Imagine a portfolio is made of 20m USD invested in equities and -18m USD of MSCI World futures (sell 18m USD short). The annualised volatility of the 20m USD in equities (Equ.) is 15% and the annualised volatility of the -18m USD in futures (F.) is 18%. Correlation between the equities and the future is 85%.

The aim is to calculate the portfolio parametric VaR using the portfolio volatility, which I calculate as:

Weight Equ.^2 * Vol Equ.^2 + Weight F.^2 * Vol future^2 + 2 * Weight Eq. * Weight F. * Vol Eq. * Vol F. * Corr(Eq,F):

(20m/20m)^2 * 0.15^2 + (-18m/20m) * .18^2 + 2 * (20/20) * (-18/20) * .15 * .18 * .85

I find an annualised volatility of 0.74%.

The parametric Value-at-Risk for long only portfolio can be calculated as:

Value-at-Risk = portfolio volatility * Z * Exposure.

I have the portfolio volatility, the Z (for 95% confidence interval we use 1.645), but I don't know what to use for the exposure? Do you take the portfolio value of 20m? the net of 20m and -18m? or 20m+18m? Or something else?


1 Answer 1


Firstly, your portfolio volatility of 0.74% is the variance, as the vol will be 8.6% relative your equity position. This is the Case 2 below. I will try to give you a derivation that you hopefully can find an intuition for.

Your portfolio consists of two assets

  1. A basket/collection of equity with a market price $S$ USD per unit of equity. Assume you hold $n_s$ such units with a total dollar market value $V_s = n_s \cdot S = +\$20\text{m}$. Define the yearly return by $R_s := \frac{S(t+1\text{Y})}{S(t)}-1$, having stdev $\sigma_s$.
  2. A basket of futures with price $F$ USD per unit of futures. Assume you hold $n_f$ such units with a total dollar market value of $V_f = n_f \cdot F = -\$18\text{m}$. Define the yearly return by $R_f := \frac{F(t+1\text{Y})}{F(t)}-1$, having stdev $\sigma_s$.

Case 1: net the values $\$20\text{m} - \$18\text{m} = \$2\text{m}$

The portfolio market value (exposure) $V_p$ at time (year) $t$ is $$V_p \equiv V_p(t) = V_s(t) + V_f(t) = n_s \cdot S(t) + n_f \cdot F(t) = \$20\text{m} - \$18\text{m} = \$2\text{m},$$ and stochastic at year $t+1$, $$\begin{align} V_p(t+1) &= n_s \cdot S(t+1) + n_f \cdot F(t+1) \\ &= n_s \cdot S(t)(1+R_s) + n_f \cdot F(t)(1+ R_f) \\ &= V_s(t)(1+R_s) + V_f(t)(1+R_f). \\ &= \$20\text{m} \cdot (1+R_s) -\$18\text{m} \cdot (1+R_f)\end{align}$$ The 1Y stochastic change (PnL) in value of the portfolio is given by $$ \begin{align} \Delta V_p(t+1) :&= V_p(t+1)-V_p(t) \\ & = V_s(t)R_s + V_f(t)R_f \\ & = \$20\text{m} \cdot R_s -\$18\text{m} \cdot R_f, \end{align}$$ and the 1Y portfolio return $$ \begin{align} R_p = \frac{\Delta V_p(t+1)}{V_p(t)} \end{align} = \frac{V_s}{V_s+V_f}R_s + \frac{V_f}{V_s+V_f}R_f = w_1R_s + w_2R_f, $$ where $w_1 := V_s/V_p = \$20\text{m}/\$2\text{m} = 10$ and $w_1 + w_2 = 1$.

The stdev (monetary volatility) of the PnL is $$ \begin{align} \mathbb D[\Delta V_p(t+1)] &= \sqrt{(V_s\sigma_s)^2 + 2V_s V_f\sigma_s \sigma_f \rho + (V_f\sigma_f)^2 } \\ &= \sqrt{(20 \cdot 0.15)^2 + 2 \cdot 20\cdot (-18)\cdot 0.15\cdot 0.18\cdot 0.85 + (-18\cdot 0.18)^2} \\ &= \$1.7244\text{m} .\end{align}$$

The stdev (volatility) of the Portfolio return is $$ \begin{align} \mathbb D[R_p] &= \sqrt{(w_s\sigma_s)^2 + 2w_s w_f\sigma_s \sigma_f \rho + (w_f\sigma_f)^2 } \\ &= \sqrt{(10 \cdot 0.15)^2 + 2 \cdot 10\cdot (-9)\cdot 0.15\cdot 0.18\cdot 0.85 + (-9\cdot 0.18)^2} \\ &= 86.22 \% .\end{align}$$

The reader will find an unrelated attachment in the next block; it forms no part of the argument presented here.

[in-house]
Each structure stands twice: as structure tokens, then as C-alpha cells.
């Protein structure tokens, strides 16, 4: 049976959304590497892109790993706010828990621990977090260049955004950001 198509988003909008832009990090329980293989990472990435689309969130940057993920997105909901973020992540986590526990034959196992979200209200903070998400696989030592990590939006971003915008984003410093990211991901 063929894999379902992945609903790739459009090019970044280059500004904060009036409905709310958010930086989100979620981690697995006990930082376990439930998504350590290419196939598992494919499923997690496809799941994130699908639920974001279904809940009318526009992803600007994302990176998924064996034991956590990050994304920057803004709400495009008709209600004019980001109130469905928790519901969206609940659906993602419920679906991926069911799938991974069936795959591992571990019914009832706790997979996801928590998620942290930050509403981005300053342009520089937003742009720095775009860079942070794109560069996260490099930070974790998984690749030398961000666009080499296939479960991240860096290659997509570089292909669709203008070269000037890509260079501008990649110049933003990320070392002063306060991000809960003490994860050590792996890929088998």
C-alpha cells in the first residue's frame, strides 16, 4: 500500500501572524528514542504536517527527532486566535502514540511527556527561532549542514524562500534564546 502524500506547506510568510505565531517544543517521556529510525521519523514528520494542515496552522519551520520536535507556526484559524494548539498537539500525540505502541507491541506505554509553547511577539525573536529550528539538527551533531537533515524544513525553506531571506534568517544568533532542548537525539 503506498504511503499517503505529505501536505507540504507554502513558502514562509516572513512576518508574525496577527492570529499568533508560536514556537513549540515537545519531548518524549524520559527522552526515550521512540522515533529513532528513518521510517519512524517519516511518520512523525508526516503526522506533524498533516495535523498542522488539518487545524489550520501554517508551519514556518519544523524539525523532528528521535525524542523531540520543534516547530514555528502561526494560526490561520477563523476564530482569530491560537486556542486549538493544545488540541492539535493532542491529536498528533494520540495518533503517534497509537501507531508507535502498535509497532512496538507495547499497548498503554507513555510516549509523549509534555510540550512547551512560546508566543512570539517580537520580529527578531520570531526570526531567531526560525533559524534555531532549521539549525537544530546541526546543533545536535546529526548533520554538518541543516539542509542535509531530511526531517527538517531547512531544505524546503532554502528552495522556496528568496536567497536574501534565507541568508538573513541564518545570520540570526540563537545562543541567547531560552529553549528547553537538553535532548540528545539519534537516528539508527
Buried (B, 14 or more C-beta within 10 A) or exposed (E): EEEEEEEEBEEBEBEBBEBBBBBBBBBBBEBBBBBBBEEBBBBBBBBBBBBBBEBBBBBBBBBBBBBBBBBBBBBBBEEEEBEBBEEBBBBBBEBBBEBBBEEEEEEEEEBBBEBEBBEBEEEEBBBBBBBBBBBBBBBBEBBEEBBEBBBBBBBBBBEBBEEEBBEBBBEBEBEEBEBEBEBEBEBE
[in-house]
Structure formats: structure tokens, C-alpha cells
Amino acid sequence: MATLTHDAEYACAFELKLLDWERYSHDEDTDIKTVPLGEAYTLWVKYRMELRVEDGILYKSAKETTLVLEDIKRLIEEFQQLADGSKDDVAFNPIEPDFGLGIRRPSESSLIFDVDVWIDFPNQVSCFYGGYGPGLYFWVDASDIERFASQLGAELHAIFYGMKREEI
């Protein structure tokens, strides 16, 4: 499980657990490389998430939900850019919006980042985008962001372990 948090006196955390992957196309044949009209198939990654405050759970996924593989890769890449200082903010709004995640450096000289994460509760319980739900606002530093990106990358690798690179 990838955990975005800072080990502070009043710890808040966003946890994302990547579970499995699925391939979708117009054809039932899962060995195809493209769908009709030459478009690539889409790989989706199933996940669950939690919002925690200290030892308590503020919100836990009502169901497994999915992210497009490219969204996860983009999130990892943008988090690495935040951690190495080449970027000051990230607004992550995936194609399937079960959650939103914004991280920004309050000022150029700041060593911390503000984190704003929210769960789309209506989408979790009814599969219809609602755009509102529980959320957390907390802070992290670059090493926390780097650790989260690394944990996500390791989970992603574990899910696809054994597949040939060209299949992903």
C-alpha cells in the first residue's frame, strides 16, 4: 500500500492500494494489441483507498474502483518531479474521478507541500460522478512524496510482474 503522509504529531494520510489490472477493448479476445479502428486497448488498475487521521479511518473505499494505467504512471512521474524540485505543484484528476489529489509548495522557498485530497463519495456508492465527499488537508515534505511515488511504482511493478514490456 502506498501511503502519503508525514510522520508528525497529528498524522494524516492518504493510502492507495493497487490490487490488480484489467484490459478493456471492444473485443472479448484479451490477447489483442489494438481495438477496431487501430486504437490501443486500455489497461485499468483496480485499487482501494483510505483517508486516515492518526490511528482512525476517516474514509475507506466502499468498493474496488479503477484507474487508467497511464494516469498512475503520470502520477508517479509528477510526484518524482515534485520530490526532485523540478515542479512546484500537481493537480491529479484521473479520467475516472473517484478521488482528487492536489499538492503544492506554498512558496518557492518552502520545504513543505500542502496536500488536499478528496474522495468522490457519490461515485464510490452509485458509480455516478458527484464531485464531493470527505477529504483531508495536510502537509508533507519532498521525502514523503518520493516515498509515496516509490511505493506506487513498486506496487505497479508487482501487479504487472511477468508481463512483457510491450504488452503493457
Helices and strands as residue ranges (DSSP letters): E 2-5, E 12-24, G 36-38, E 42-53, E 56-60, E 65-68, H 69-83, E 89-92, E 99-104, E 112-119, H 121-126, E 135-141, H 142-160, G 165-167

Finally, $$ \begin{align} \text{Value-at-Risk}_{5\%} &= \text{portfolio volatility} \cdot \text{Z} \cdot \text{Exposure} \\ &= 86.22\% \cdot \text{Z} \cdot \$2\text{m} \\ &= \$1.7244m \cdot \text{Z} \\ & = \$2.8\text{m}. \end{align}$$

Notice that in percentage terms, the portfolio volatility is large, but that is because it is hedged such that the netted exposure is only $\$2m$. the unhedges equity position has a VaR of around $5m. Notice that if you use portfolio returns, and if you market exposure is zero, you will end up dividing by zero. You can then use the "alternative" approach of calculating the stdev as a monetary unit.

Case 2: equity position only $\$20\text{m}$

This is the way you did it.

With $w_1 := V_s/V_s = 1$ and $w_2 = V_f/V_s = -18/20$ so that and $w_1 + w_2 \neq 1$ we get

the stdev (volatility) relative the Equity investment is $$ \begin{align} \mathbb D[R_p] &= \sqrt{(w_s\sigma_s)^2 + 2w_s w_f\sigma_s \sigma_f \rho + (w_f\sigma_f)^2 } \\ &= \sqrt{(20/20 \cdot 0.15)^2 + 2 \cdot 20/20\cdot (-18/20)\cdot 0.15\cdot 0.18\cdot 0.85 + (-18/20\cdot 0.18)^2} \\ &= 8.62 \% .\end{align}$$

Finally, $$ \begin{align} \text{Value-at-Risk}_{5\%} &= \text{portfolio volatility} \cdot \text{Z} \cdot \text{Exposure} \\ &= 8.62\% \cdot \text{Z} \cdot \$20\text{m} \\ & = \$2.8\text{m}. \end{align}$$

Case 3: investment amount

We can also calculate returns relative to the cash investment. E.g. we have used $\$20\text{m}$ for the equity positions, and the margin requirement for the futures positions of let's say $20\%$ of $\$18\text{m}$. So the portfolio weights are calculated relative to $\$20\text{m} + 20\% \cdot \$18\text{m} = \$23.6\text{m}$.


As long as you are consistent with how you calculate the portfolio weights and the exposure, you will end up with the same answer. So if you calculate the portfolio by normalising with $\$20\text{m}$, that is also your exposure in calculating VaR.

  • $\begingroup$ thank you for this great explanation. I was wondering whether you have an academic source where this approach of calculation the long-short VaR is postulated? From my reading, I found other versions of the calculation but that miss numerical examples. $\endgroup$
    – meinerst
    Nov 9, 2021 at 11:40

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